Review: Rat Film

Local director takes on the grim truth behind Baltimore's rat problem.

By Max Weiss | April 26, 2017, 10:50 am


Review: Rat Film

Local director takes on the grim truth behind Baltimore's rat problem.

By Max Weiss | April 26, 2017, 10:50 am

The Maryland Film Festival begins on May 3. Here’s a review of one of the most anticipated films of the fest.

Theo Anthony’s experimental documentary Rat Film is, indeed, about rats. Actual rats with their whip-like tails, twitchy noses, and miraculous survival skills that have tormented Baltimore city for over a century. But it’s also about rats as a metaphor. The behavior of rats, we are told, mirror humans in many ways. They “dream of a desirable future,” according to those studying their dream patterns. They respond adversely to overcrowding and neglect—turning on each other or becoming passive with depression. To extend that metaphor further, Anthony suggests that we citizens of Baltimore are essentially rats in a cage whose destinies have been orchestrated by racist policies and corrupt urban engineers.

In short, Baltimore has a rat problem because Baltimore has a poverty and segregation problem.

The film’s hero, if you will, is Harold Edmund, a charismatic and philosophical technician with the city’s rat control squad, Rat Rubout. He drives around the city helping those Baltimoreans with yards that have been invaded by the persistent pests.

“It ain’t never been a rat problem in Baltimore,” Edmund says. “Always been a people problem.” Some people choose to bypass the Rat Rubout team and take matters into their own hands. Anthony shows us a guy who has a veritable arsenal to combat the rats in his backyard. (After shooting a rat’s head off, he cheerfully assures us that the rat felt no pain.)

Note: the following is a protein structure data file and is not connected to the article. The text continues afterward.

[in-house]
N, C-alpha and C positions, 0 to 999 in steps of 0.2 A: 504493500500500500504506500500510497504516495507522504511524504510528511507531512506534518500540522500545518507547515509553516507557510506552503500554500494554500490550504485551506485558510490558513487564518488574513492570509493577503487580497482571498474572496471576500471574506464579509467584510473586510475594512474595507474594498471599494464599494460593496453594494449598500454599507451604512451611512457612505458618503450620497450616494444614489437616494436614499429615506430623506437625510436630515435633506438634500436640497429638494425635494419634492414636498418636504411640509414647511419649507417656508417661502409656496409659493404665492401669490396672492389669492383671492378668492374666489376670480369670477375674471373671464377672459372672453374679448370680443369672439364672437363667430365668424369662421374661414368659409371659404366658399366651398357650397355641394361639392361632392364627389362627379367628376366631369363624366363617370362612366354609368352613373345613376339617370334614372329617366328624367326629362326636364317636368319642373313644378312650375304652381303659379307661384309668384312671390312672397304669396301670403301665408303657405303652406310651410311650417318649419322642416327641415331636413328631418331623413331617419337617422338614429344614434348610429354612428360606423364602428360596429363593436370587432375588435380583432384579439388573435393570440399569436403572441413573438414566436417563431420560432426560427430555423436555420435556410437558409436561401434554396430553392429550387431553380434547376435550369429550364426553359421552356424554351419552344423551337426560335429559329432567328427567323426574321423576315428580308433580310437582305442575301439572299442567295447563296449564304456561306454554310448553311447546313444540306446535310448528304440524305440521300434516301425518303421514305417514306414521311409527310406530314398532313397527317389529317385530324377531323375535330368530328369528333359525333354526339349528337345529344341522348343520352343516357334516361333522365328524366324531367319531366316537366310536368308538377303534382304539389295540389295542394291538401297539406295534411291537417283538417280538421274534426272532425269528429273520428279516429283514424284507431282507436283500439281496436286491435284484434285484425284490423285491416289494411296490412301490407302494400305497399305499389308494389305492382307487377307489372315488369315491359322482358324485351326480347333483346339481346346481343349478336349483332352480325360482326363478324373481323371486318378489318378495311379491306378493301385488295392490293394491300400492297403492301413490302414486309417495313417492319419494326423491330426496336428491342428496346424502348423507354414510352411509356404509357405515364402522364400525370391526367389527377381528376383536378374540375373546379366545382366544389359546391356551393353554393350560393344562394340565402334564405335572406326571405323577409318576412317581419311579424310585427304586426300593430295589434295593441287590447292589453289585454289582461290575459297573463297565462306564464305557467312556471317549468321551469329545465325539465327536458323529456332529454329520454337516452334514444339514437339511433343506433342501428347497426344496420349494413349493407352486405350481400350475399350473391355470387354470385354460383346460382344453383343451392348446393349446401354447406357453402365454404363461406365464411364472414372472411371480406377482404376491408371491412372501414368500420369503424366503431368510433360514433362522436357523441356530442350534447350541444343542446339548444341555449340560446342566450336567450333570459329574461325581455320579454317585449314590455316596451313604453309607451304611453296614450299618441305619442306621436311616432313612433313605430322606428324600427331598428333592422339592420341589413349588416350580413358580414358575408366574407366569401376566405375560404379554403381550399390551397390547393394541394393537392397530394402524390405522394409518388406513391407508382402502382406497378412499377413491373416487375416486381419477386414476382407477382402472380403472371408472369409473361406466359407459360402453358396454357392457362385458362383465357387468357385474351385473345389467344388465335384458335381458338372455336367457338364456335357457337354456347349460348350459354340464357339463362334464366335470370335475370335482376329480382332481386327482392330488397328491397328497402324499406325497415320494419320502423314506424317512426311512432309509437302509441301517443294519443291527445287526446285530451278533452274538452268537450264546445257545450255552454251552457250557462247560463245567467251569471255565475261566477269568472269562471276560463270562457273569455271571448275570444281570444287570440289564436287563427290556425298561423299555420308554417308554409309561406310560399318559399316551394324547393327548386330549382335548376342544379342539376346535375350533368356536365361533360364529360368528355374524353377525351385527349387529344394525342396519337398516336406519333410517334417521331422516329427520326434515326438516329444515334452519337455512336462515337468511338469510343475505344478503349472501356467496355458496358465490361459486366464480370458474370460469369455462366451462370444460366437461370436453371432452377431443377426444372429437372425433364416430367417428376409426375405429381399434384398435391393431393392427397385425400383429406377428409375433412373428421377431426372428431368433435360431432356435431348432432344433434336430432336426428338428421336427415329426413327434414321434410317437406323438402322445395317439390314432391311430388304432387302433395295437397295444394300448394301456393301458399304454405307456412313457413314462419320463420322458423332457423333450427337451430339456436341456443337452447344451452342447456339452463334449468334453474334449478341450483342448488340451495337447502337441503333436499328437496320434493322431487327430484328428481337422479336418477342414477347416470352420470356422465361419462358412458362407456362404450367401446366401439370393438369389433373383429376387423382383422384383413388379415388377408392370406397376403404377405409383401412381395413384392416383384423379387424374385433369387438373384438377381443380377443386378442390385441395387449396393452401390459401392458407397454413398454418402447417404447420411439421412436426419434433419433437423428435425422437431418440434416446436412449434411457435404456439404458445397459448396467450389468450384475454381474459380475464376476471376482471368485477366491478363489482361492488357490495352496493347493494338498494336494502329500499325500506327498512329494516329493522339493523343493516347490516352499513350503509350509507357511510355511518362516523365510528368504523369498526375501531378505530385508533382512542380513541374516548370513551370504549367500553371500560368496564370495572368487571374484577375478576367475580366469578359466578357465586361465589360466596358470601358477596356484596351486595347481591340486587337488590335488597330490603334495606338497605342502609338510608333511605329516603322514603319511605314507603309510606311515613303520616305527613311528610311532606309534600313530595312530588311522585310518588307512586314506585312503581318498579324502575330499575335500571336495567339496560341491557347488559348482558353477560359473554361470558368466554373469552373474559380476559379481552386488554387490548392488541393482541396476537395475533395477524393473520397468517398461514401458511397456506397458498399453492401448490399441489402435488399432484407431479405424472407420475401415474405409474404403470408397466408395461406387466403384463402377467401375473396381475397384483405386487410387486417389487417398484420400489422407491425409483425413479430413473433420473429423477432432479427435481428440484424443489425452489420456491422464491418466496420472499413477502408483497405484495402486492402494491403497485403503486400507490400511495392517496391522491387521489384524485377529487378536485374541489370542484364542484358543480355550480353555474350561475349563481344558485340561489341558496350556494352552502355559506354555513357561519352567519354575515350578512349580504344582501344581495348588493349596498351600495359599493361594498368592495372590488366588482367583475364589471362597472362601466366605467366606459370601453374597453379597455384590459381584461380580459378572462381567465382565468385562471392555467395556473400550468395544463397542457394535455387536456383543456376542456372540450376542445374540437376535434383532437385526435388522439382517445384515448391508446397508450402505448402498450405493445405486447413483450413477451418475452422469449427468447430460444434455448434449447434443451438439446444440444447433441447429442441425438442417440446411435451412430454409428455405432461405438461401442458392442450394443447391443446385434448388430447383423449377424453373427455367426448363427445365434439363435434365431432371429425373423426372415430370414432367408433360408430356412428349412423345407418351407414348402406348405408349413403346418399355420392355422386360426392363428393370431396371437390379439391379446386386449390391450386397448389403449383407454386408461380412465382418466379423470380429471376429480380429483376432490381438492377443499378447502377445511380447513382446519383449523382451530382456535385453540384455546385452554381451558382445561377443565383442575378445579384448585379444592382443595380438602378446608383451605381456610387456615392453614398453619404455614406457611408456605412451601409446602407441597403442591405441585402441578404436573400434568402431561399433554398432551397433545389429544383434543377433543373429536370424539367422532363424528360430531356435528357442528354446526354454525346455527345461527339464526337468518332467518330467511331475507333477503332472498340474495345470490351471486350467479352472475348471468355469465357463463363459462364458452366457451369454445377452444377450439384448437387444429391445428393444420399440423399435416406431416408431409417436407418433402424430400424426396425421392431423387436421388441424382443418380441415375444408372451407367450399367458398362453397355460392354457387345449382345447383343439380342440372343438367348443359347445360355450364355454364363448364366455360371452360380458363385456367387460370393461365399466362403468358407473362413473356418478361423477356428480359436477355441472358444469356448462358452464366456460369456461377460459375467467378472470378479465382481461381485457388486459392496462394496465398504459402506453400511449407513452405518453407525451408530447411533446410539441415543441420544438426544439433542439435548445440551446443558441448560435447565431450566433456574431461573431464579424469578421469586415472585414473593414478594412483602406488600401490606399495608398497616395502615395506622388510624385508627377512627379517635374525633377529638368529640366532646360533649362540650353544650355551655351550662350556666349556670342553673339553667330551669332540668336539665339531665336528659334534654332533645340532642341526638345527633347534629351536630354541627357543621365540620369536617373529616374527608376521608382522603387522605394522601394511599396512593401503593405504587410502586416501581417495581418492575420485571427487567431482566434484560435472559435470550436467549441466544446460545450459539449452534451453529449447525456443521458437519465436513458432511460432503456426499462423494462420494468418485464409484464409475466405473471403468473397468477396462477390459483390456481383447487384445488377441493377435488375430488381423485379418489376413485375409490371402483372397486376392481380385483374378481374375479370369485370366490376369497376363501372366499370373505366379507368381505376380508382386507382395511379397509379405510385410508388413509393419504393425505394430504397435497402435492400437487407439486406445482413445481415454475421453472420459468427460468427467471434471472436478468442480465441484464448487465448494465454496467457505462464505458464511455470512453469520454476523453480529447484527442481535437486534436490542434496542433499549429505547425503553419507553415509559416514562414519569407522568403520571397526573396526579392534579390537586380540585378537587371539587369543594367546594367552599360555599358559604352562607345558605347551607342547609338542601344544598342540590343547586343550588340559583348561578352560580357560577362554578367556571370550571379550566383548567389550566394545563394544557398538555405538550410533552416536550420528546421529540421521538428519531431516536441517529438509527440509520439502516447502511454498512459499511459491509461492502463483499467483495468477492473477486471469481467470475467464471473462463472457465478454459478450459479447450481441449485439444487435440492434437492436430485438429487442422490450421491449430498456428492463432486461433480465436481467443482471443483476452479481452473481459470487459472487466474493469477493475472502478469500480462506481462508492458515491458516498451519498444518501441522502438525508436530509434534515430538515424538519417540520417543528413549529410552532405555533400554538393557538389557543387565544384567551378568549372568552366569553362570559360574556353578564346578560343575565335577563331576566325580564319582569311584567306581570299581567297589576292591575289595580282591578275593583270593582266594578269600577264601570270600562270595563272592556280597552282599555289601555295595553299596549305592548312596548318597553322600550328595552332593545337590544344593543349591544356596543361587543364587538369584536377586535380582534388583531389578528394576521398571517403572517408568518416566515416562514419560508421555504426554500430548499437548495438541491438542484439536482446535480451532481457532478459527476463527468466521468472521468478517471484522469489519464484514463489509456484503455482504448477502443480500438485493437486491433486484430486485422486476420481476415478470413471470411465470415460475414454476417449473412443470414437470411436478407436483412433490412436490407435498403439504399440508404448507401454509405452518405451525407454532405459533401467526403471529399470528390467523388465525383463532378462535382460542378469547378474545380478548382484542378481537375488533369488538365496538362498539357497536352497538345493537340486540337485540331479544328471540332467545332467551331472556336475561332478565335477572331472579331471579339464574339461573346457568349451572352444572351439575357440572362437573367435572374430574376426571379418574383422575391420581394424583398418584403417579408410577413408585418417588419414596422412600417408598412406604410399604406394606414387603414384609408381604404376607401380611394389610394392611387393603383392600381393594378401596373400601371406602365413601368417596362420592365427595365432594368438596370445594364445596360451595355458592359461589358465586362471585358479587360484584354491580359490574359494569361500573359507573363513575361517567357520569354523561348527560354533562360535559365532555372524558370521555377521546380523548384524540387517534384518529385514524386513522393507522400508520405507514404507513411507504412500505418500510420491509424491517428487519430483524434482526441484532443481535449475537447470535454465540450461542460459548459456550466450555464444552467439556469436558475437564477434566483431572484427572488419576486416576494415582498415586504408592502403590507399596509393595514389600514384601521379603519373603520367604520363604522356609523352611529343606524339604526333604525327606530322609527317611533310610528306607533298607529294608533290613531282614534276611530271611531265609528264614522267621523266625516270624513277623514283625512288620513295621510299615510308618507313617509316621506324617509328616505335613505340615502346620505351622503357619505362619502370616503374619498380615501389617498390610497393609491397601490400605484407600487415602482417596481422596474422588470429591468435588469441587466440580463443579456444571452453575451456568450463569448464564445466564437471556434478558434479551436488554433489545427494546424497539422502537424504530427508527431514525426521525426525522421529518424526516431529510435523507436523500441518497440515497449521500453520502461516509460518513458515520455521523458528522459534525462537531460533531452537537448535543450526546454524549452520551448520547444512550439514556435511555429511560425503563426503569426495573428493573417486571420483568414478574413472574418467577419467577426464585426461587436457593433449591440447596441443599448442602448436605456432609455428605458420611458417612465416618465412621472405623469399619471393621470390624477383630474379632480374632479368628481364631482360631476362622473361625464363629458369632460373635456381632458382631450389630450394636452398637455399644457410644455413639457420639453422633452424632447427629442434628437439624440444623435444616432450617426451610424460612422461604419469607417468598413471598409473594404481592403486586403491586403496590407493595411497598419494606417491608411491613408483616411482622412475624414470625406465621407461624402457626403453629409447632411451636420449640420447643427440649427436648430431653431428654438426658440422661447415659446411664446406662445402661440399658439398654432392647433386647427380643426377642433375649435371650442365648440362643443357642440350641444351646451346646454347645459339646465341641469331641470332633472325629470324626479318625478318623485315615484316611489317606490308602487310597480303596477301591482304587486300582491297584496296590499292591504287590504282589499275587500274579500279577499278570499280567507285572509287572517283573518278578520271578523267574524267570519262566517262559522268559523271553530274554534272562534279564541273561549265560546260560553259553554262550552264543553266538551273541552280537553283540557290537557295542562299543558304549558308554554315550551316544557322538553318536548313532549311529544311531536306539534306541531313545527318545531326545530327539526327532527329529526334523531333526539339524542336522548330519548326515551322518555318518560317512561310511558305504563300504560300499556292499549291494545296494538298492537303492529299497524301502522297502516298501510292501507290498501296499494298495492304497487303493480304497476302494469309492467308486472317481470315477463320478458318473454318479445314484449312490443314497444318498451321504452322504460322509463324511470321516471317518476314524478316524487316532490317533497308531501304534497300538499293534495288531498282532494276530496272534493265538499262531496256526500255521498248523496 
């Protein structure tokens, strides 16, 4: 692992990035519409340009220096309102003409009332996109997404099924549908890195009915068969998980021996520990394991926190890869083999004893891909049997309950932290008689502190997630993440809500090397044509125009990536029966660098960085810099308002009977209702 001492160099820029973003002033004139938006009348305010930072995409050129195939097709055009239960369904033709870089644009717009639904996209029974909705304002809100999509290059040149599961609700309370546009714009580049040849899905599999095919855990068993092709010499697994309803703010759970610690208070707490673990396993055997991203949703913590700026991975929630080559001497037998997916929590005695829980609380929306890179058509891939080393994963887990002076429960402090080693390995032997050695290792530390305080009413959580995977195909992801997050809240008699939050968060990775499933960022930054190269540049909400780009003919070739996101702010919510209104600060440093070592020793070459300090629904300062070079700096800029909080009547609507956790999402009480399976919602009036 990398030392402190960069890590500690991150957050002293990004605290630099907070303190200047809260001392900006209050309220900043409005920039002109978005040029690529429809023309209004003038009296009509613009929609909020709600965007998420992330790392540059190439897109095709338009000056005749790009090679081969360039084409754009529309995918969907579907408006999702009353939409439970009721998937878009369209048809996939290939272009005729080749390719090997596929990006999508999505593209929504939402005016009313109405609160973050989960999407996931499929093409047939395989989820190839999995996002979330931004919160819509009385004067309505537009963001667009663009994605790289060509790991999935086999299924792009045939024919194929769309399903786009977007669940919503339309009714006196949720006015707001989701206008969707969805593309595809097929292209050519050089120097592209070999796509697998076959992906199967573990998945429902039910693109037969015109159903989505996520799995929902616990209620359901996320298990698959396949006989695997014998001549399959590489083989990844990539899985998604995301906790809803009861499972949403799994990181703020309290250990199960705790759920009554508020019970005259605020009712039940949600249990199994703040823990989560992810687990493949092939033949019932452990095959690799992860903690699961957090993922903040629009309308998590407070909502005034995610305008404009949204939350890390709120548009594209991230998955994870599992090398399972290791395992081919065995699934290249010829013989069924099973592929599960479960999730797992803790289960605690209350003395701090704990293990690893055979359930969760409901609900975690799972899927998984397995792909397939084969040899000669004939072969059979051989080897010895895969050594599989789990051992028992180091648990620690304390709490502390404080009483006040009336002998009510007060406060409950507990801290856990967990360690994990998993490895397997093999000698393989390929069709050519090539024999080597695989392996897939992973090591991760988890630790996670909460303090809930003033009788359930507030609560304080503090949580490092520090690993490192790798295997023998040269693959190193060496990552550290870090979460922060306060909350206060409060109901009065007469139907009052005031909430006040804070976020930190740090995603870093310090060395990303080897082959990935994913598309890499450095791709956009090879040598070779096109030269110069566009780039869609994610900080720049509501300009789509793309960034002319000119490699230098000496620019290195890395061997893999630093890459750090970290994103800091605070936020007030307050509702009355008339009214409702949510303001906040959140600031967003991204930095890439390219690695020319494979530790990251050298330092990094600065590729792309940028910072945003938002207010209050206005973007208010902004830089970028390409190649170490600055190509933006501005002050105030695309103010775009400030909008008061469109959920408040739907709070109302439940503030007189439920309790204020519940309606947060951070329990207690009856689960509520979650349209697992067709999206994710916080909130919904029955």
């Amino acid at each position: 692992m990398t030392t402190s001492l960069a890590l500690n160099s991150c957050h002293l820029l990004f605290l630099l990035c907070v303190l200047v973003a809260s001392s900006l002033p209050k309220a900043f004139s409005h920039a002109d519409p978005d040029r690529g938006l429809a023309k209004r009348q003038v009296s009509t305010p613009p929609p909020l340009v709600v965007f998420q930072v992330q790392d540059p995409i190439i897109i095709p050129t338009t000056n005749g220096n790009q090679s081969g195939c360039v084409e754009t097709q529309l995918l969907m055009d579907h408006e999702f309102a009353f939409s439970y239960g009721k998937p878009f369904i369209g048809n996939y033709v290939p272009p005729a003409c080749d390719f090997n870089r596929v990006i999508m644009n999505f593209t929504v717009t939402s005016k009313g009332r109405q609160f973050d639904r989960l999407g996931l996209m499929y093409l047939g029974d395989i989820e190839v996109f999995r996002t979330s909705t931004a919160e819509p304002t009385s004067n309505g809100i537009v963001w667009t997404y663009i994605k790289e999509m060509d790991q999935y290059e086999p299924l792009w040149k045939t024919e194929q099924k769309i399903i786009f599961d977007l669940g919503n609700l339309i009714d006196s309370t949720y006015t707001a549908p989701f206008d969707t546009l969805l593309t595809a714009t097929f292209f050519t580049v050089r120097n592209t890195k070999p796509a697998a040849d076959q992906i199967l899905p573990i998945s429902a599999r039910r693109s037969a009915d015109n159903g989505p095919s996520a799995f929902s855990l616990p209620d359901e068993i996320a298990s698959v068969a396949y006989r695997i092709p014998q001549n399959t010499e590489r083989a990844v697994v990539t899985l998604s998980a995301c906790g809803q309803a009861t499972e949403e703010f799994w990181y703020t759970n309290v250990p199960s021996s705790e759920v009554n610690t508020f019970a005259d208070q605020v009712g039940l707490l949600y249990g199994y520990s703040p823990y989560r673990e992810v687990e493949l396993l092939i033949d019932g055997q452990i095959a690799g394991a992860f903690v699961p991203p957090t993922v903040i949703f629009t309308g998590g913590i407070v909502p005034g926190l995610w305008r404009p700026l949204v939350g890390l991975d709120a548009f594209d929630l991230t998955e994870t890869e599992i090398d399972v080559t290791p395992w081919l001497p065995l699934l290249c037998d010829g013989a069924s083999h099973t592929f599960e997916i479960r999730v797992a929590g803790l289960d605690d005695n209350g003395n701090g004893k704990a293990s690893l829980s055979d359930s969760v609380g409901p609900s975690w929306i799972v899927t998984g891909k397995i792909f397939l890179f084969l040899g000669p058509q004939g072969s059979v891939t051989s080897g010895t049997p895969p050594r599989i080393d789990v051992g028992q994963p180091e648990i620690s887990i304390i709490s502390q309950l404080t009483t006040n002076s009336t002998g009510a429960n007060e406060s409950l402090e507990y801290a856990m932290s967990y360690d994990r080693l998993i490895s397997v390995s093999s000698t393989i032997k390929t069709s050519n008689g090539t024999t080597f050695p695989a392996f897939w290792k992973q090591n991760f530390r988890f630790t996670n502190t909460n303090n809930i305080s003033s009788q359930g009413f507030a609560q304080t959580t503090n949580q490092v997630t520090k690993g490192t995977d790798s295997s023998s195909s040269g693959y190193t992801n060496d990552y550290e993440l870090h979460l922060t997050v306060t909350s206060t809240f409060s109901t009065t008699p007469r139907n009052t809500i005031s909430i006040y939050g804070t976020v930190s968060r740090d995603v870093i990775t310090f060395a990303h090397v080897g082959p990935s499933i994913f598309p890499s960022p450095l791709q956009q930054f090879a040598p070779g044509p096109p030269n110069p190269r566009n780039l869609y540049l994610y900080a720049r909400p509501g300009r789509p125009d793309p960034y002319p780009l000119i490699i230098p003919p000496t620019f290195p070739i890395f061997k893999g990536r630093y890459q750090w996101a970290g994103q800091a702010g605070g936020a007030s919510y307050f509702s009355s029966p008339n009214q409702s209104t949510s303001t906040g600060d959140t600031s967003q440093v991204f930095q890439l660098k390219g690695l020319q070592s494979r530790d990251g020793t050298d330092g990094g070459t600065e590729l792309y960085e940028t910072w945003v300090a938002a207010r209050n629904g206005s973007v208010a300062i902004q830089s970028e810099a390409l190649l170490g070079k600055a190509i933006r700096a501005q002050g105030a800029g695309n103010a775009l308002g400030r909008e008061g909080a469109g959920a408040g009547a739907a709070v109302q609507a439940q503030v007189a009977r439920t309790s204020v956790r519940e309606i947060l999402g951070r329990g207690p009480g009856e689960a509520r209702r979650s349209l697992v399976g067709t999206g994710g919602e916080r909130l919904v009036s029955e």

We also see an enterprising (and hilarious) pair who literally go fishing for rats—using peanut butter and turkey meat as bait and dangling their rods over alleys.

We get a glimpse at a man who keeps rats as pets. In one deadpan tableaux, three rats are perched on his shoulders, as he gently lifts a wooden recorder off the table and begins to play.

Parts of the documentary are narrated by a voice actress with an almost eerie monotone. She’s the one who calmly tells us stats about rats, as well as depressing stats on redlining and segregation.

The film takes a few digressions I didn’t quite understand, like an ongoing bit on a Baltimore-themed virtual reality video game or a visit to the Maryland Medical Examiners department. Look, all the world should know about the exquisitely bizarre crime scene dioramas on display there, but what they have to do with Anthony’s overall themes, I’m not quite sure.

Then again, I’m sure if I asked the talented and thoughtful Anthony—a protégée of the famed German filmmaker Werner Herzog—he would explain it. He’s a Baltimore native and his film is filled with both affection and despair for his city. I can’t say that Rat Film is a cheery experience, but it’s certainly an indelible one.


Rat Film plays three times at the Parkway Theatre: May 4 at 7:25 p.m.; May 5 at 12 p.m.; and May 6 at 10 p.m.

Meet The Author

Max Weiss is the editor-in-chief of Baltimore and a film and pop culture critic.

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